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Time to Put Ethics to Work

Updated: Apr 27, 2023

These are uncertain times for the long-suffering people of Yemen, as the international community seems unprepared to represent the halls of dialogue and international law to end the protracted war..

While the global arms industry cheers the sales total, innocent civilians continue to suffer in the war-torn country. Far from listening to what its people have to say, certain powers continue to sell doubt about the most basic aspects of international law and international humanitarian law in order to justify their lucrative arms sales, destructive military presence and protracted war.

In this fallacy, the argument is largely the same throughout the years that some governments are not capable of protecting civilians or sell peace in the region. Their military absence only adds more pressure and chaos to Yemen. In this sullen apathy neither truth nor justice can be found.

Here’s its essence: The Arab world’s high-risk, low-reward call for the US to interfere in regional affairs is bad in terms of policy, finance and economics. By making the attempt they have alienated their neighbours. Under international law, their neighbours are unlikely to give up their legitimate rights to defend and to resist. They will continue to take all necessary measures in response to the provocative moves and wars of deceit.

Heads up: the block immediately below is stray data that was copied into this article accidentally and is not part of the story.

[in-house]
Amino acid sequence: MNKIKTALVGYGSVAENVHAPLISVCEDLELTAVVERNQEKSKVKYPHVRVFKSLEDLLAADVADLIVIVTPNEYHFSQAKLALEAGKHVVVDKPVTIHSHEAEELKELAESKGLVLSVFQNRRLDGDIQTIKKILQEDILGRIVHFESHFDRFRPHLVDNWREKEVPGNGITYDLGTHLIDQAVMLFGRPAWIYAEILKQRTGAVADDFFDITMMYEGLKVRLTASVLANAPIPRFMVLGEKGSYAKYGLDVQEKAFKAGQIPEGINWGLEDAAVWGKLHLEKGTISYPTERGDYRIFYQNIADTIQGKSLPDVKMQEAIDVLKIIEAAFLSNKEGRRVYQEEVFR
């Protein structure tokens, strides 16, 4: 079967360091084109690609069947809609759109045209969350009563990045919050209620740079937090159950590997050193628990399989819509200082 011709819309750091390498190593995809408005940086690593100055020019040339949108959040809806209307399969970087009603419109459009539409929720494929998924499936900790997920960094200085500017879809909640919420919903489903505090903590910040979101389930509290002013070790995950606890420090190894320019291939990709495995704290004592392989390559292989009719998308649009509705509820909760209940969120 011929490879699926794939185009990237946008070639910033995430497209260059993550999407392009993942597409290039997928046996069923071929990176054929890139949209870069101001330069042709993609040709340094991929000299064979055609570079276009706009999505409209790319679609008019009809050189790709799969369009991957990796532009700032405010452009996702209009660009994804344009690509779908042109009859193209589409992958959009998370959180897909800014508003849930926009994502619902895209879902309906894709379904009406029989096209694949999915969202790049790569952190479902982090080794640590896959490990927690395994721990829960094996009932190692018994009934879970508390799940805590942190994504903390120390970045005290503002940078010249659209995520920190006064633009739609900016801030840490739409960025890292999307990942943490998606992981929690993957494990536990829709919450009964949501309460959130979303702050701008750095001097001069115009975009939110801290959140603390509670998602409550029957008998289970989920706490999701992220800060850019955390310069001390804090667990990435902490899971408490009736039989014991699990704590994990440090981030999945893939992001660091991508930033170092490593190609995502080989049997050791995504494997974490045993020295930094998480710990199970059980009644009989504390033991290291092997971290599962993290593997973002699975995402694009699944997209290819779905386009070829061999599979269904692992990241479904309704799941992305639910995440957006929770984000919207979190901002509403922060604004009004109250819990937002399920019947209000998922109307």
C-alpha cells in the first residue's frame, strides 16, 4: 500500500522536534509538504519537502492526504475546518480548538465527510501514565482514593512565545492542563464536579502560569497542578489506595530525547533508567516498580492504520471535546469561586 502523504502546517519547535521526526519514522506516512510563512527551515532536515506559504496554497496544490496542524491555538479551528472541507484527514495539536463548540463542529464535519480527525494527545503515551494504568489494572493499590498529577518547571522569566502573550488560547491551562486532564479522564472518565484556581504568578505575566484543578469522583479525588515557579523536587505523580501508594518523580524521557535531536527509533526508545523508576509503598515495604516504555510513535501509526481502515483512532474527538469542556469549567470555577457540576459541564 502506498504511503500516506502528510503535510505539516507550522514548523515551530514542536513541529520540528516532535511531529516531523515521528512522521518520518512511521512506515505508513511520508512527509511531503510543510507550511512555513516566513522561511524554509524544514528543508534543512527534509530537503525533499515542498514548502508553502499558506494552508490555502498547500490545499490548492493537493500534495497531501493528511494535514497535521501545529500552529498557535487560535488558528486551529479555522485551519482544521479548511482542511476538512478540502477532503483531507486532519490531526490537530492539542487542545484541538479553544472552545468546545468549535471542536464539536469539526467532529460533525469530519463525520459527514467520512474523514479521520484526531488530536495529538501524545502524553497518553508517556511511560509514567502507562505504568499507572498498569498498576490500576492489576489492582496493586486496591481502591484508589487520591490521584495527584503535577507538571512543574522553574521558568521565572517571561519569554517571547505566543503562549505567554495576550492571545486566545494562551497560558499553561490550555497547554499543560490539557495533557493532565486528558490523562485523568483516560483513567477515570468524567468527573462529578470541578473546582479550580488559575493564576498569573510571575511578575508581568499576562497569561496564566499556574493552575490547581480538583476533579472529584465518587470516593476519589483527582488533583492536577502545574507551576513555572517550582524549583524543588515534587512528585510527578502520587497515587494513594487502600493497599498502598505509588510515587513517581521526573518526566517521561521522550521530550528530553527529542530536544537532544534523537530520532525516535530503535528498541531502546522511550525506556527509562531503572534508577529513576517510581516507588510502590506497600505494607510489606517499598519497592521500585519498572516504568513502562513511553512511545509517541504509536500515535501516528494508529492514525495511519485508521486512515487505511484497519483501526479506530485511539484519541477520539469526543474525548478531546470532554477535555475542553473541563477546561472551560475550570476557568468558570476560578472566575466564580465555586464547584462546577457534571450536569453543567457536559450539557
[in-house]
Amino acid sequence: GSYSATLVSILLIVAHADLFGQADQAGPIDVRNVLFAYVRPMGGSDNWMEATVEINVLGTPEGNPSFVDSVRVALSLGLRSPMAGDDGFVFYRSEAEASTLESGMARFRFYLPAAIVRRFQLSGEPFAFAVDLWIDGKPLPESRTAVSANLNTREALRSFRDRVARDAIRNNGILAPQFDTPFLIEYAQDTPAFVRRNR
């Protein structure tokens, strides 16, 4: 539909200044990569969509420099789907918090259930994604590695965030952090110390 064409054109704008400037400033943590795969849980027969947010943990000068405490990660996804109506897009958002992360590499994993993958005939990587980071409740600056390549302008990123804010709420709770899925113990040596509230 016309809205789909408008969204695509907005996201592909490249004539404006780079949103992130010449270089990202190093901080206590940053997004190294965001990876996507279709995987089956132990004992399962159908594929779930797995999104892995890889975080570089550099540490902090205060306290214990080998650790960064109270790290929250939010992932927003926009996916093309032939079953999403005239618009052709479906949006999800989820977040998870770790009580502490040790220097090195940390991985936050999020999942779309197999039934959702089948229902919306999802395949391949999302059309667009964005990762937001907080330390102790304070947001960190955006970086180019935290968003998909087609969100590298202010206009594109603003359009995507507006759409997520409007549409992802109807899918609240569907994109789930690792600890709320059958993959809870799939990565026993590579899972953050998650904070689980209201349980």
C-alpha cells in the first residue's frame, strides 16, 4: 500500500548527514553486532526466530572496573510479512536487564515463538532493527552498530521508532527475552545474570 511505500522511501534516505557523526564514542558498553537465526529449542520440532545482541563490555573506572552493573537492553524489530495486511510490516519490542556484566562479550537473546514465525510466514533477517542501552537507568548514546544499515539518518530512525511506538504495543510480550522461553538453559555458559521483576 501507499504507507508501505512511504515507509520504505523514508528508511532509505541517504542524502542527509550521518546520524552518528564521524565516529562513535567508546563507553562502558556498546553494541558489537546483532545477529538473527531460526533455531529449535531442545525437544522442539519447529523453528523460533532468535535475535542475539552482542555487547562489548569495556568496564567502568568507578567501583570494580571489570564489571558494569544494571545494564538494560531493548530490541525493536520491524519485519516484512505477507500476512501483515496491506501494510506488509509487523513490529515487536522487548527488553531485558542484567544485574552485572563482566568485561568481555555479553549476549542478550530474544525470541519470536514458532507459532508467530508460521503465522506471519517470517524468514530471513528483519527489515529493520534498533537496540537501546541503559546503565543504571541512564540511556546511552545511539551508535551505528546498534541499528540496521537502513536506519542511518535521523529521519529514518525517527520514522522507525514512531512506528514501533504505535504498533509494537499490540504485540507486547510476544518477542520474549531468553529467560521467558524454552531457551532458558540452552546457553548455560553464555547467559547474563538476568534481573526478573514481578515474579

Experience tells us this could further damage the region’s economy and inflict more punishment on the people within that have already endured terrible hardship because of the pandemic, low oil prices and global downturn.

None of this should come as any real shock, but the US always raises the issue of alliance burden sharing costs. The only problem is that regional states are not economic powers, and they have no ability and means to pay forever for the direct and indirect costs of US forces stationed on their territories.

In this strange moment of ours, the Arab world’s security-fuelled dreamscape has to be little more than an afterthought, but this time with Joe Biden’s presidency it could backfire if they are not careful amid the ongoing crisis in Ukraine.

In the current environment, what the political class in the region and beyond needs is to have some teeth to put ethics to work. For instabilities and insecurities of the kind they talk about, they need only to make common sense work. What, you might wonder, would the situation have been like had they abandoned the culture of complicity and helped break the wall of impunity which has only provided fertile ground for the rise of terrorism and interlinked conflicts in Yemen?

Together, the people of the region and their governments have the power to stop this folly they know is irresponsible, inconclusive and damaging. It falls to them to call for diplomacy and to start circling public demands for an end to the war in Yemen strategy and not an escalation that seriously breaches international law and basic norms governing regional relations.


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